Student Conduct Code, August 2008 revision

By Gus Bode

I read this code as an attorney, a professor emeritus of the department of administration of justice and as an executive board member of the SIUC Chapter of the American Civil Liberties Union. It is apparent that the students, faculty members and administrators have made good faith efforts to address the serious problems of earlier drafts of the code, but they have failed to provide what the code promises under student rights and responsibilities – that students accused of violations of the code will receive “procedural due process.”

Although the jurisdictional issue is important and cases for which the university can assume jurisdiction are extremely broad, that issue has been much discussed, so I will point out other problems.

1) Duties and responsibilities set forth in the code are all on the students whereas the university has no duties or responsibilities toward the students, except to provide a procedure consistent with due process, which this code fails to do as I set forth below.


2) Recordings are to be made of hearings. Students are entitled to copies, but they must pay for them. Nothing is said about the cost, which is likely to be substantial. Nor is it made clear how the copies are to be made. Most students would neither have the time nor the skills necessary to listen to such recordings and reproduce an accurate transcript. The university should bear this cost. There appears to be no right of students to have or even to make copies of complaints or other paper records. In a case I had, I had to sit in the hearing room and make copies from my own notes.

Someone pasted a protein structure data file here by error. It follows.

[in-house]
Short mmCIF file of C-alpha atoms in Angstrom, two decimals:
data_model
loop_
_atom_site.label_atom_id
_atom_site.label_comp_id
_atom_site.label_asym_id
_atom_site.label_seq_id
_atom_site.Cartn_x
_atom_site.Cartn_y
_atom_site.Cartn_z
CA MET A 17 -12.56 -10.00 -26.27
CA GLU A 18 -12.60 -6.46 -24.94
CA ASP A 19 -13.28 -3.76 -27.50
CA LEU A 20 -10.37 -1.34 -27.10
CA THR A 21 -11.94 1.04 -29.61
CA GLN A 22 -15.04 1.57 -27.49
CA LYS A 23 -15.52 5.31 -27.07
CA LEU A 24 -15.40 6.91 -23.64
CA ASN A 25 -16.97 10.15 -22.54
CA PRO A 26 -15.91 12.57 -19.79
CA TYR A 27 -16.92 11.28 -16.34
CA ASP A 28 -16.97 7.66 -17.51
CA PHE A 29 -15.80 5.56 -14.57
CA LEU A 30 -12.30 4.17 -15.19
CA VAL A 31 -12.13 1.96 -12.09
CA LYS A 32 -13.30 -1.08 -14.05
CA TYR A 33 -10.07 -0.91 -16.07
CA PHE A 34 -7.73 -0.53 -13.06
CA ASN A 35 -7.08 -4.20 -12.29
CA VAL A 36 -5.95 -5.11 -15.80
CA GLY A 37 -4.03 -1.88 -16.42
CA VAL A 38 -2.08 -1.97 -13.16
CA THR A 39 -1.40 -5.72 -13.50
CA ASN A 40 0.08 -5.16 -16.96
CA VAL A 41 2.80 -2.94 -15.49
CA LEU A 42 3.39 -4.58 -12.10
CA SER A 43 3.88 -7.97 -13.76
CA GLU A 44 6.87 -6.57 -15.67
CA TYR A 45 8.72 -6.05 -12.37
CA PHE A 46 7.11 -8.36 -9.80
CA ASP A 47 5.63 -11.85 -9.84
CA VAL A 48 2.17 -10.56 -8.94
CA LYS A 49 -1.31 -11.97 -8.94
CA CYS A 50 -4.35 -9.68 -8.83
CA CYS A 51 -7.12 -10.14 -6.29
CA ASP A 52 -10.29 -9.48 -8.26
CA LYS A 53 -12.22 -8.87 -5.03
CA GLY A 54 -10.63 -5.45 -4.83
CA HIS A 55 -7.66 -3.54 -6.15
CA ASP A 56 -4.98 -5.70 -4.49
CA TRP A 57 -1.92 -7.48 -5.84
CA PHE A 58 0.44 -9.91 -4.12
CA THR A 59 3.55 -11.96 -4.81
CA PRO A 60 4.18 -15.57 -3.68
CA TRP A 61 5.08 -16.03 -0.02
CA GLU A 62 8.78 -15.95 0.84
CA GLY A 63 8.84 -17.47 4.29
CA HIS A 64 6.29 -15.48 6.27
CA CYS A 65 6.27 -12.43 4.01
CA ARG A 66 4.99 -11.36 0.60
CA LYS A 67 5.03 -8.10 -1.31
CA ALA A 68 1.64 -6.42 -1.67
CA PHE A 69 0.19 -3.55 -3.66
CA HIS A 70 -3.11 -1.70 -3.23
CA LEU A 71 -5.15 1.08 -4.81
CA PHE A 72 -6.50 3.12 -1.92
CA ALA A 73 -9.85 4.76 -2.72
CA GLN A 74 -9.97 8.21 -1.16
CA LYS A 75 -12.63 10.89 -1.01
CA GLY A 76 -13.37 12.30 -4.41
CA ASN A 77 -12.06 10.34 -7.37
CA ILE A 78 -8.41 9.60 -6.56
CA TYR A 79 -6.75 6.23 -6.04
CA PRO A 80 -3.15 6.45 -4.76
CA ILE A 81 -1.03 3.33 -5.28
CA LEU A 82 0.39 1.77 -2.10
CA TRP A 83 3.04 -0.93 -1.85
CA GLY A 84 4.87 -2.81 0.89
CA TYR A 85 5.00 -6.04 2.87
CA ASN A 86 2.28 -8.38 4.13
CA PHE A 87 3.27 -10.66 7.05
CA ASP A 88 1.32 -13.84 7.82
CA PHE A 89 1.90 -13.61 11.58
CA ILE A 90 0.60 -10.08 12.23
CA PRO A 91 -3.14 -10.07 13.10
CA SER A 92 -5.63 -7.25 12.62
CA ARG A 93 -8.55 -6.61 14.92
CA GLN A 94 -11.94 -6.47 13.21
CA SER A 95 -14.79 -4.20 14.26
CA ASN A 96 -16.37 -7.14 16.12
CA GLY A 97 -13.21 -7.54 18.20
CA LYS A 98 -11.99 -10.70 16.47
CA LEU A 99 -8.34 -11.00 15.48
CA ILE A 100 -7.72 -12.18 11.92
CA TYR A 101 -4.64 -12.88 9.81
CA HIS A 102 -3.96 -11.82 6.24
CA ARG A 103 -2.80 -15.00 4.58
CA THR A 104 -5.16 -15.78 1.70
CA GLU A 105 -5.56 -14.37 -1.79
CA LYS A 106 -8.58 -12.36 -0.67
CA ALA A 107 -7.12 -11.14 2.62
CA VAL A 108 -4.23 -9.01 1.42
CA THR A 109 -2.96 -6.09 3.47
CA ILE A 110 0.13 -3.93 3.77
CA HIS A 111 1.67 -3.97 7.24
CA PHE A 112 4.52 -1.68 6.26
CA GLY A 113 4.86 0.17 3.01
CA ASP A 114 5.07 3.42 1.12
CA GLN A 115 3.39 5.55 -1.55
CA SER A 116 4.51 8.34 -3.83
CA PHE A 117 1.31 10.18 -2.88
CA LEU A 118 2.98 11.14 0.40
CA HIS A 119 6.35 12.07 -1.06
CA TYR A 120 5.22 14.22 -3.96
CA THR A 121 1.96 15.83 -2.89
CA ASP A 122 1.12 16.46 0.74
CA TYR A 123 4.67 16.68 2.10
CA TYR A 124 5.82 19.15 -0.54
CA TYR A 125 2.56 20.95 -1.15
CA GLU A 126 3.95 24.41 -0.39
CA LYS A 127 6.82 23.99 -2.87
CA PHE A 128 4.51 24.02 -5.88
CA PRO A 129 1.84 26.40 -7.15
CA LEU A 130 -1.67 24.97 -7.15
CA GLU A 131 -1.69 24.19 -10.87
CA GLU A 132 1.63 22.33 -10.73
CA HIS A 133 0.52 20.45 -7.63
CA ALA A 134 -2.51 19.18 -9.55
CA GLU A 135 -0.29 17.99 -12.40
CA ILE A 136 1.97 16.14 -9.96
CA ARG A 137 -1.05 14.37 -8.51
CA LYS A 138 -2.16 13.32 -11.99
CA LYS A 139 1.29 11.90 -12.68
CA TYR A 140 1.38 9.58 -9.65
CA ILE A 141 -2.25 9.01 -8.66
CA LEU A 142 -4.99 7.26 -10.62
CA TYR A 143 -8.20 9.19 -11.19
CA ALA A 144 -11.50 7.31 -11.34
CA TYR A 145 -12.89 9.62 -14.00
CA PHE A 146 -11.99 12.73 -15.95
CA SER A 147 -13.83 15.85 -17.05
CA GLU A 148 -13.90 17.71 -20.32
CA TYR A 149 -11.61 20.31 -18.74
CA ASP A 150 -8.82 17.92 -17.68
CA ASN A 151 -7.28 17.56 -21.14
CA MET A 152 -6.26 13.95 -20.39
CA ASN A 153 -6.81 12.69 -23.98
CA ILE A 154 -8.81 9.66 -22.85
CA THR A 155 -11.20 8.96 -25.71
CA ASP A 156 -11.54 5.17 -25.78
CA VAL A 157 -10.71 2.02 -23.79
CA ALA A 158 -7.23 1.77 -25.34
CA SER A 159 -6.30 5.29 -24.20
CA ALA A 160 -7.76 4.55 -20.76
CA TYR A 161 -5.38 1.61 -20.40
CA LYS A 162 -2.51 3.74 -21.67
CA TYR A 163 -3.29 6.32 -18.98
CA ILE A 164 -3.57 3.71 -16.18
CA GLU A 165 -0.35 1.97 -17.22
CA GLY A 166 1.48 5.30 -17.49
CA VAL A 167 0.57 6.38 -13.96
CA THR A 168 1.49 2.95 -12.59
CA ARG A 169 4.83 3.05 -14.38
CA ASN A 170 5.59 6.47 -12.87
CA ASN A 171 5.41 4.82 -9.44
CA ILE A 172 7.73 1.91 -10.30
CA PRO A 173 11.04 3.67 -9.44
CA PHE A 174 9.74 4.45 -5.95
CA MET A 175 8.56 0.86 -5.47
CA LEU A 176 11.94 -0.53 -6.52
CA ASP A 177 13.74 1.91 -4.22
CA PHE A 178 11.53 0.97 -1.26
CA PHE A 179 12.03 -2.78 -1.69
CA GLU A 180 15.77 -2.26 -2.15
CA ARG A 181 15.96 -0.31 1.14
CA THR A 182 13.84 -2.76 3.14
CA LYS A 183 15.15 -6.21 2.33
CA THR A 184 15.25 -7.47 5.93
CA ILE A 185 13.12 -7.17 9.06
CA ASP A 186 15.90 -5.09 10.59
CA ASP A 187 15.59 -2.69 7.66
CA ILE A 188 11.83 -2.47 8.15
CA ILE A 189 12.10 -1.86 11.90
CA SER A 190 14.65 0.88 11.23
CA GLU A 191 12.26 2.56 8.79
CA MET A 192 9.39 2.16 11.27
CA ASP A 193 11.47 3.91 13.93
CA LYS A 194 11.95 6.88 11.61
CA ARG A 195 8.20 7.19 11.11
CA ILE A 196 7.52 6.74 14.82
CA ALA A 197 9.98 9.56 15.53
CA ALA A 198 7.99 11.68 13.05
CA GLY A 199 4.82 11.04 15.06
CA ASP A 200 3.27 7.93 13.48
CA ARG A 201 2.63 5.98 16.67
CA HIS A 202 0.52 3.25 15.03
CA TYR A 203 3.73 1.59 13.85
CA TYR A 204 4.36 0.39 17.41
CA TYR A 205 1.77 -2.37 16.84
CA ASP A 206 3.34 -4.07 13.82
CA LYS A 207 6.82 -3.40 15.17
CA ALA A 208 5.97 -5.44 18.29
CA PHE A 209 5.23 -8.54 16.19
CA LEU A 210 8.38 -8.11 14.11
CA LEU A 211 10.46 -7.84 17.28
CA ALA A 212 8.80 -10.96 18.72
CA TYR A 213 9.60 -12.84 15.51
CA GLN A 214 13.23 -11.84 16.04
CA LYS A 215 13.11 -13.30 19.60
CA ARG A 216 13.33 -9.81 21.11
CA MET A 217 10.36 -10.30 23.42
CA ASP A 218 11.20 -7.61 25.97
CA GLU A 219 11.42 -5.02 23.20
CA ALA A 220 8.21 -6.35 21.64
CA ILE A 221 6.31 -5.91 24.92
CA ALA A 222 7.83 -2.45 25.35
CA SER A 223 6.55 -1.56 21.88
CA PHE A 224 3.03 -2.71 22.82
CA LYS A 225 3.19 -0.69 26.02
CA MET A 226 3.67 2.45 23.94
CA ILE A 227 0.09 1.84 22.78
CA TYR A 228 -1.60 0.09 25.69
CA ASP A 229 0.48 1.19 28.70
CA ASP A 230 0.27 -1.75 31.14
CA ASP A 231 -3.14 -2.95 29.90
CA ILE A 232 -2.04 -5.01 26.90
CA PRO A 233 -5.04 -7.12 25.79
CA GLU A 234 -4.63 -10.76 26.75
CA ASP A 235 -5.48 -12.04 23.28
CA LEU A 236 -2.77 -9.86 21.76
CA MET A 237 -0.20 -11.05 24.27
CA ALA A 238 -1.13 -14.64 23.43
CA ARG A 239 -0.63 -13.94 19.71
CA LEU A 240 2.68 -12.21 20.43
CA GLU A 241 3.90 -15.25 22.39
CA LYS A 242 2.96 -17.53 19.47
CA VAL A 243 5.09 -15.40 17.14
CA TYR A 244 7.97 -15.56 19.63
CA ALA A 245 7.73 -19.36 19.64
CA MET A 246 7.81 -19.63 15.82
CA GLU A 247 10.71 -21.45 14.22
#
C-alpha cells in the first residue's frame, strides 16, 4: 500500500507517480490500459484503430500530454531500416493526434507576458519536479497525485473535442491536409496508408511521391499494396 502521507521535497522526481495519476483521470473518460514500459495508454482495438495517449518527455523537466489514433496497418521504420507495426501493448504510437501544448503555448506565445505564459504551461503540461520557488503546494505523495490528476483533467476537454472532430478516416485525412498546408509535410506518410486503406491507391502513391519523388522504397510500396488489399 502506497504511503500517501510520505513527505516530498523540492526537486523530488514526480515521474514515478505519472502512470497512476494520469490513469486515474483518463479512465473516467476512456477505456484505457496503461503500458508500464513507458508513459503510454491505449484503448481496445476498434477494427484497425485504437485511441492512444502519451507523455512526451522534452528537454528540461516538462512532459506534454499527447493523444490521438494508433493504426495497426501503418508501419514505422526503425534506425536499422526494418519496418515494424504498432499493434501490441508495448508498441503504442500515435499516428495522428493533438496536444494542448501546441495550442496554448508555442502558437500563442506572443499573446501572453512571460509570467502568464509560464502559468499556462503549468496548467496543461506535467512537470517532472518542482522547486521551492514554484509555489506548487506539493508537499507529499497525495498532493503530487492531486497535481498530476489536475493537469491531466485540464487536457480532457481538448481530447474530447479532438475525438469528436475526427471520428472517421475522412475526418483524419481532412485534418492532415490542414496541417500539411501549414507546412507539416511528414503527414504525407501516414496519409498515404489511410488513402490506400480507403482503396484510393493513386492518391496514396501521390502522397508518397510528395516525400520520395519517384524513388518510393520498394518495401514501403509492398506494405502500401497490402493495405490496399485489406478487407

3) Copies of tape recordings are destroyed after the appeal period runs. There is no transcript, so when the recordings are destroyed there is no record of the proceeding.

4) There seems to be no requirement that the reasoning leading to the decision be set forth in detail, nor is there any record of decisions to form a precedent-based system. There is no way to tell whether a present decision is consistent with prior decisions. There is therefore no way to build a system of “law” as in American appellate law. Each decision is independent of every other decision. It is only the decision-maker who can “secretly” take into consideration prior decisions she or he may have made.

5) Students do not have the right to have an attorney or legally trained person of their choosing to represent them at the hearing. They may only have an adviser who whispers advice in their ears, which by definition cannot be part of the record. This limitation, when coupled with the difficulties described above for the student to obtain a record for appeal makes it nearly impossible for the student to obtain a procedure consistent with due process of law. Therefore, appeals, and records of these appeals, which are an integral part of the American legal system and of its due process component, are missing. A system without an effective appeal is a clear denial of due process.

Robinson is a professor emeritus in the administration of justice department.